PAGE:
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Interacting Phenotypes and the Evolutionary Process: I. Direct and Indirect Genetic Effects of Social Interactions
Allen J. Moore, Edmund D. Brodie, III and Jason B. Wolf
Vol. 51, No. 5 (Oct., 1997), pp. 1352-1362
Published by: Society for the Study of Evolution
Stable URL: http://www.jstor.org/stable/2411187
Page Count: 11
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Interacting phenotypes are traits whose expression is affected by interactions with conspecifics. Commonly-studied interacting phenotypes include aggression, courtship, and communication. More extreme examples of interacting phenotypes-traits that exist exclusively as a product of interactions-include social dominance, intraspecific competitive ability, and mating systems. We adopt a quantitative genetic approach to assess genetic influences on interacting phenotypes. We partition genetic and environmental effects so that traits in conspecifics that influence the expression of interacting phenotypes are a component of the environment. When the trait having the effect is heritable, the environmental influence arising from the interaction has a genetic basis and can be incorporated as an indirect genetic effect. However, because it has a genetic basis, this environmental component can evolve. Therefore, to consider the evolution of interacting phenotypes we simultaneously consider changes in the direct genetic contributions to a trait (as a standard quantitative genetic approach would evaluate) as well as changes in the environmental (indirect genetic) contribution to the phenotype. We then explore the ramifications of this model of inheritance on the evolution of interacting phenotypes. The relative rate of evolution in interacting phenotypes can be quite different from that predicted by a standard quantitative genetic analysis. Phenotypic evolution is greatly enhanced or inhibited depending on the nature of the direct and indirect genetic effects. Further, unlike most models of phenotypic evolution, a lack of variation in direct genetic effects does not preclude evolution if there is genetic variance in the indirect genetic contributions. The available empirical evidence regarding the evolution of behavior expressed in interactions, although limited, supports the predictions of our model.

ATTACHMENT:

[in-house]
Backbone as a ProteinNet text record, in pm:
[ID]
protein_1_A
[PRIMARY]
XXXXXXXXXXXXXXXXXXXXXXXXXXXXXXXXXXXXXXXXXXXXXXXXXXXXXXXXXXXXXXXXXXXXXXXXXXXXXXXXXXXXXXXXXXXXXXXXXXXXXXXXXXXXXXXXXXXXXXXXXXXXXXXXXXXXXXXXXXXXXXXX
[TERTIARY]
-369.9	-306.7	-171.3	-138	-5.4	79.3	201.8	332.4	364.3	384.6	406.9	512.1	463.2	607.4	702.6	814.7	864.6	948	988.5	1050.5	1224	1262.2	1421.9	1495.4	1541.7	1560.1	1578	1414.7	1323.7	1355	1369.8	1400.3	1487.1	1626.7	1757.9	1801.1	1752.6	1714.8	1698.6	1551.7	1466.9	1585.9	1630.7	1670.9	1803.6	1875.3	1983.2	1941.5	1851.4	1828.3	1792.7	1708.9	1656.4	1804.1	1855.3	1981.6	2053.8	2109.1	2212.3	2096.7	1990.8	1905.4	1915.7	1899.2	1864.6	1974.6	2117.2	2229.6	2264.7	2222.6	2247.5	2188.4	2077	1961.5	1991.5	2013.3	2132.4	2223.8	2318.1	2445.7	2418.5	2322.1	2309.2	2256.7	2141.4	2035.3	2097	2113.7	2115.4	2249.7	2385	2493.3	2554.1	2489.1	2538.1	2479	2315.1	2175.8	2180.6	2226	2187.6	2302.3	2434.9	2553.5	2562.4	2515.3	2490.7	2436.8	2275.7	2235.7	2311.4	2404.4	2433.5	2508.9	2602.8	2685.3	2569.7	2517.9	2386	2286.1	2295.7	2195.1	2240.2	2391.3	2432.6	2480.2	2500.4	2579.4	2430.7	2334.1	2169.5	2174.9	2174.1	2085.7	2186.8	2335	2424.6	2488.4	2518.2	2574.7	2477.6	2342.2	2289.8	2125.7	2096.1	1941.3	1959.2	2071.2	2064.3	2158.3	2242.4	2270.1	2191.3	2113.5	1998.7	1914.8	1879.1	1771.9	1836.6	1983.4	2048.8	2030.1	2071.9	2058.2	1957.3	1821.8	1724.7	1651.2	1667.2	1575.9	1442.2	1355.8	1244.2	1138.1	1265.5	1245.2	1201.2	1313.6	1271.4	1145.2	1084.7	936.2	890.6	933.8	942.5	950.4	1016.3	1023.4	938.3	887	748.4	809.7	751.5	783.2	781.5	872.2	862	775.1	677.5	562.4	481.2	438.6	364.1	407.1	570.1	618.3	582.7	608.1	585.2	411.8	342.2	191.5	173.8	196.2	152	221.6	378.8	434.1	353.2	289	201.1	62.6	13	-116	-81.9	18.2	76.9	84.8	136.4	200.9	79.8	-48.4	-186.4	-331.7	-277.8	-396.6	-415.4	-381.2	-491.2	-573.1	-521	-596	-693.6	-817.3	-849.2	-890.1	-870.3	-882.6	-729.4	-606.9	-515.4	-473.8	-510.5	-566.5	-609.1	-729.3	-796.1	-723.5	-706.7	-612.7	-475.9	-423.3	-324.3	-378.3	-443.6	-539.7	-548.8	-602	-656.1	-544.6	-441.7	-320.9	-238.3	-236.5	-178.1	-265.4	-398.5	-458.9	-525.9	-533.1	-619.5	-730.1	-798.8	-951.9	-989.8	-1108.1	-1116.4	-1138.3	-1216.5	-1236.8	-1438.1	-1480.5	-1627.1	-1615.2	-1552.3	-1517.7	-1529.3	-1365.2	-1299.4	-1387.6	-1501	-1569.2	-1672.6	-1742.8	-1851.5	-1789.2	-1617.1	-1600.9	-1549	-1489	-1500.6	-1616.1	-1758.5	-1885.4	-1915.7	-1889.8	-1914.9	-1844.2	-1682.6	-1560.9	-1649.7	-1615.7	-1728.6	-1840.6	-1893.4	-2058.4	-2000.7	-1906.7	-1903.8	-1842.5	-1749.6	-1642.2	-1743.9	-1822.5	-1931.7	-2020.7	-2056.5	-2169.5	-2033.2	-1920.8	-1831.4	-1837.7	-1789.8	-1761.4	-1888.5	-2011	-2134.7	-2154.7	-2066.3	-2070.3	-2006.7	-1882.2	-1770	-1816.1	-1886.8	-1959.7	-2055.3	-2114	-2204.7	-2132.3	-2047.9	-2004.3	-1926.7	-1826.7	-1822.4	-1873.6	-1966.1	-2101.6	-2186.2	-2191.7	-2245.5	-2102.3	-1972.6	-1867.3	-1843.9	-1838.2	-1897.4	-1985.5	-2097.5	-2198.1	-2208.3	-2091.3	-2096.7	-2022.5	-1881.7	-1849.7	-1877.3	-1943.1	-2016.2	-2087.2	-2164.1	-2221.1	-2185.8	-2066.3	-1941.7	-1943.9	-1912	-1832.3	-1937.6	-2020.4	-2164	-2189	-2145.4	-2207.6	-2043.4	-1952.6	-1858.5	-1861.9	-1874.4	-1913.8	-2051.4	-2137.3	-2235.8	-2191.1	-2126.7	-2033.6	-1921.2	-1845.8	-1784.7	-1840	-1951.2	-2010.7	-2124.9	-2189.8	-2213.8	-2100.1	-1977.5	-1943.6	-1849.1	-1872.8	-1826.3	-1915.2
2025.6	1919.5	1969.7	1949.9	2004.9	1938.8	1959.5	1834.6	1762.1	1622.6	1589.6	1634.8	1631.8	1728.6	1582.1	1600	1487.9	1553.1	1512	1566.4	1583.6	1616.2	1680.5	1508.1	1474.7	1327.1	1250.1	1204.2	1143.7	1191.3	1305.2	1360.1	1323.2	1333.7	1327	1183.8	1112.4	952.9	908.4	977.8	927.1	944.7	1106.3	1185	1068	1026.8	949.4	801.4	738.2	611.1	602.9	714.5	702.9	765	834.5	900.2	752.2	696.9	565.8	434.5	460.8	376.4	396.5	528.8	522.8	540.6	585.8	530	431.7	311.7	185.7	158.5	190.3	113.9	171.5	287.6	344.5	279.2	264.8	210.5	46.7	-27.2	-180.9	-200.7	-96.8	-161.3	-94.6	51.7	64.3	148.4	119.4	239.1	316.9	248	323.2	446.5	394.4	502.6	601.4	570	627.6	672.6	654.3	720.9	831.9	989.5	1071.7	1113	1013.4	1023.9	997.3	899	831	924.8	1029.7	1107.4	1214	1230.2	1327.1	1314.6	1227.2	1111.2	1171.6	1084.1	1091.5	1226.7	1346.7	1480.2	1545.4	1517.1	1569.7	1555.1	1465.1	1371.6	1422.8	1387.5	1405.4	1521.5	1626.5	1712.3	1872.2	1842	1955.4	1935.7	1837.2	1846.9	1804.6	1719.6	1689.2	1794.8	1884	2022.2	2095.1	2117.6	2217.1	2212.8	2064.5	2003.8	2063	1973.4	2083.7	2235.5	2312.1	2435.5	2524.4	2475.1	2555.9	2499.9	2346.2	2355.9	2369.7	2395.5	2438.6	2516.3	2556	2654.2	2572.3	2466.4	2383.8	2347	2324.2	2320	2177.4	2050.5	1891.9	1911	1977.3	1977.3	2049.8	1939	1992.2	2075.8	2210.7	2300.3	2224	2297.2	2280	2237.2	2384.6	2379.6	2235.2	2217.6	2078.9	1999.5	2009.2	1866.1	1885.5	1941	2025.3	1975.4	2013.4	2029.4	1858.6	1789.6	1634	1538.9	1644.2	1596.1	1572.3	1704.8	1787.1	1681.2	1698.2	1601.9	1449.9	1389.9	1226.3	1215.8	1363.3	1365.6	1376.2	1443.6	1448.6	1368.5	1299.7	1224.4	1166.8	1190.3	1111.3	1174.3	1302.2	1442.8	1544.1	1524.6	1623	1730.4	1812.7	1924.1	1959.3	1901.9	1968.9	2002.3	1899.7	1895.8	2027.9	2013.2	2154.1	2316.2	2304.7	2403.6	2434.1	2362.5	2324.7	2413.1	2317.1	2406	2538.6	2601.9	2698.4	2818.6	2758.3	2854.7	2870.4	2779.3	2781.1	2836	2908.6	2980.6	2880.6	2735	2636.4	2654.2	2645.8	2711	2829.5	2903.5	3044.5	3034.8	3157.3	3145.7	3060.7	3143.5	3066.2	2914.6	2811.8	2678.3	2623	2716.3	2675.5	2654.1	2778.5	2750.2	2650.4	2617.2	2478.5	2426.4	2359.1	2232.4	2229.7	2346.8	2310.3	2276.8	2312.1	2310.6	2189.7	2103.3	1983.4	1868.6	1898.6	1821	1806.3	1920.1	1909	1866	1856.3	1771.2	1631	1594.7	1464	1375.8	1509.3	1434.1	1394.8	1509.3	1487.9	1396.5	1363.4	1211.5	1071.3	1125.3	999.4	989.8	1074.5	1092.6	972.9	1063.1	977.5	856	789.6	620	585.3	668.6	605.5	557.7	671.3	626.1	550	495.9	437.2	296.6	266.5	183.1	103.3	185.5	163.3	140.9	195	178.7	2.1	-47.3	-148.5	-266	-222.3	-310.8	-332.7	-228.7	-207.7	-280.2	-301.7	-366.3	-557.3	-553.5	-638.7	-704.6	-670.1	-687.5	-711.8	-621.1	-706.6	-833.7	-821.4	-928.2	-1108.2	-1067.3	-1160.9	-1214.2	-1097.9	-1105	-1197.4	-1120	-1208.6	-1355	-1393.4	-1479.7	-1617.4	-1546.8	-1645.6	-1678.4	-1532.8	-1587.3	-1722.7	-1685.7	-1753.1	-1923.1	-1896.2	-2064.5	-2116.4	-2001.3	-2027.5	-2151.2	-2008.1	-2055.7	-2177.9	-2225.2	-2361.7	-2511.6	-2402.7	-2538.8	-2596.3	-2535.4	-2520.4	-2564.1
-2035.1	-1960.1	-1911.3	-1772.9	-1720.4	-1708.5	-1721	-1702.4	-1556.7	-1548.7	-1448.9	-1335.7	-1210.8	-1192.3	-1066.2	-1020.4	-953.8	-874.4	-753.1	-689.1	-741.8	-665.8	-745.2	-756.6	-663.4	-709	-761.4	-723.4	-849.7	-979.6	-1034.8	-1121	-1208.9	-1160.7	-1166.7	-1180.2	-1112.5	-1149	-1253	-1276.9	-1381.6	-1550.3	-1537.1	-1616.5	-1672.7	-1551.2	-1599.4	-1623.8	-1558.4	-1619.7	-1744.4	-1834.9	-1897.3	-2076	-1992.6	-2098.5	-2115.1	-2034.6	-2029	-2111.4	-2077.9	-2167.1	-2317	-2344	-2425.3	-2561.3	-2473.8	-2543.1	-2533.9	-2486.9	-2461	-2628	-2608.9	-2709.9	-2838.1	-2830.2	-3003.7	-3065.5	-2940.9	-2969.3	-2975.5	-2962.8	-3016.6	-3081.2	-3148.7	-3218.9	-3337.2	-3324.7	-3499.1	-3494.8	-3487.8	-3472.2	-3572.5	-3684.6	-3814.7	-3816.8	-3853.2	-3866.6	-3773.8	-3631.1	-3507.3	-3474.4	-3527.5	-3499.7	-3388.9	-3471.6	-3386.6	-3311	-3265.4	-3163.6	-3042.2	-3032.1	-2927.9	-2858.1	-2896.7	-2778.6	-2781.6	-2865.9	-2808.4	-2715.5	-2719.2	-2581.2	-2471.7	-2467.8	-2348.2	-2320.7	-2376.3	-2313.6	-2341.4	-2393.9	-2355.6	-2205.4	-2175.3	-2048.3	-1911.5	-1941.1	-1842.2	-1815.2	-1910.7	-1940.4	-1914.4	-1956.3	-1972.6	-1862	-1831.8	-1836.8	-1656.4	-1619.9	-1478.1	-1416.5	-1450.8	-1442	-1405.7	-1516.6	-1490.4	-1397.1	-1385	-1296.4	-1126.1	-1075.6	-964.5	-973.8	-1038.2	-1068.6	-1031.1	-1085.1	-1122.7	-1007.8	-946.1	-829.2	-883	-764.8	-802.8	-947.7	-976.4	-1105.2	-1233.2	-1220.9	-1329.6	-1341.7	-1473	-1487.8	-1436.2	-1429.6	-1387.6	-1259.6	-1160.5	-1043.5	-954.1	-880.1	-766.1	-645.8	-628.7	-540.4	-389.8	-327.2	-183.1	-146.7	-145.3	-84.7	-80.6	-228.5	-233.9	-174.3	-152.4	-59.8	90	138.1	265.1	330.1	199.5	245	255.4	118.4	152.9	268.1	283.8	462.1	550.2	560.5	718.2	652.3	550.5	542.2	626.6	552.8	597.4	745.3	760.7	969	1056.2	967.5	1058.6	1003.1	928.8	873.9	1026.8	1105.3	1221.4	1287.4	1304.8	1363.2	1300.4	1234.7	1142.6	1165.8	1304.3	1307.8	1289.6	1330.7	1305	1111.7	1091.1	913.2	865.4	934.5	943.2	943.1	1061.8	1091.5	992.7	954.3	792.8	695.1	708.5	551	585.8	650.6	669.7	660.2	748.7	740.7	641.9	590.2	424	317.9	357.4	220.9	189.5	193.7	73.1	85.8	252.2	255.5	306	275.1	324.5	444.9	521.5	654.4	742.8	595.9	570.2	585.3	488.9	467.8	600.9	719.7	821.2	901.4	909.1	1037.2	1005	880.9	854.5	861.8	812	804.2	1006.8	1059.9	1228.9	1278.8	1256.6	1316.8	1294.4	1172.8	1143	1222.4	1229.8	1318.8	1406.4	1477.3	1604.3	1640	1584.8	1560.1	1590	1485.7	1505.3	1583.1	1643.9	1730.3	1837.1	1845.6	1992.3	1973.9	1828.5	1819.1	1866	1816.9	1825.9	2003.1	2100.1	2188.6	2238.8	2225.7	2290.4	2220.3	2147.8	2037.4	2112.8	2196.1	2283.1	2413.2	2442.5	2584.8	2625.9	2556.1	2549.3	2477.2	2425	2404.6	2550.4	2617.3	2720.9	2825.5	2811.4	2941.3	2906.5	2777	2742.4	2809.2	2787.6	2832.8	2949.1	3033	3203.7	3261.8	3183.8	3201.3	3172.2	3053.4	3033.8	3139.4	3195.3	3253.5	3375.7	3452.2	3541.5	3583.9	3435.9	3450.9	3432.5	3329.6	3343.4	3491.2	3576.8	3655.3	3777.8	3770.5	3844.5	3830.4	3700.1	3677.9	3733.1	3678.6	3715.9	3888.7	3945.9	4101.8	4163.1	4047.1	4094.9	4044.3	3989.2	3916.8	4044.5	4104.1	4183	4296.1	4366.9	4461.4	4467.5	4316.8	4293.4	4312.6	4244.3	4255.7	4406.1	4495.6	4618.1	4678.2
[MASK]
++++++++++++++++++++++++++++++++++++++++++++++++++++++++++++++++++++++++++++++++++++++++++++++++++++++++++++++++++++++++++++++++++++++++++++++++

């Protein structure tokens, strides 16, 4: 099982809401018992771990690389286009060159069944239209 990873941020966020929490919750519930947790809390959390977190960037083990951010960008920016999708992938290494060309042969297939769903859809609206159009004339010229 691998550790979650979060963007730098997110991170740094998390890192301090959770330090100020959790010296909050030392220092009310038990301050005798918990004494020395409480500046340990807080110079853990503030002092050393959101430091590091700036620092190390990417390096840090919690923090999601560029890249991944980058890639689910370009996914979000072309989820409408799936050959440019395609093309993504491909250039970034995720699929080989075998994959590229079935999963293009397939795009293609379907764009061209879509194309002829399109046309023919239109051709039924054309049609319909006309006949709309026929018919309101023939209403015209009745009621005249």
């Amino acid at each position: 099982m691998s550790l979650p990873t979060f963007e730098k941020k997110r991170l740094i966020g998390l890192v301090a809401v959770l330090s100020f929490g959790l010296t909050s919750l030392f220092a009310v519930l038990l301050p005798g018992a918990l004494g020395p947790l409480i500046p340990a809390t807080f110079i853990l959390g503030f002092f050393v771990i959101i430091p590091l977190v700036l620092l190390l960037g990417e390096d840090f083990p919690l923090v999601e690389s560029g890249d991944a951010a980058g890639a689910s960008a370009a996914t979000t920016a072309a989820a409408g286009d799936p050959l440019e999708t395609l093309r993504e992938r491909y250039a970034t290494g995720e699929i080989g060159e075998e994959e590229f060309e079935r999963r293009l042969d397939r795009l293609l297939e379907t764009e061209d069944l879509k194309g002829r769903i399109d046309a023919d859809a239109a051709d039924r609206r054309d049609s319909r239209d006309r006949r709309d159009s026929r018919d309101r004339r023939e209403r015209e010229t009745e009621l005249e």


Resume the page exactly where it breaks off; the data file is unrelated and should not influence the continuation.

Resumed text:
Evolution © 1997 Society for the Study of Evolution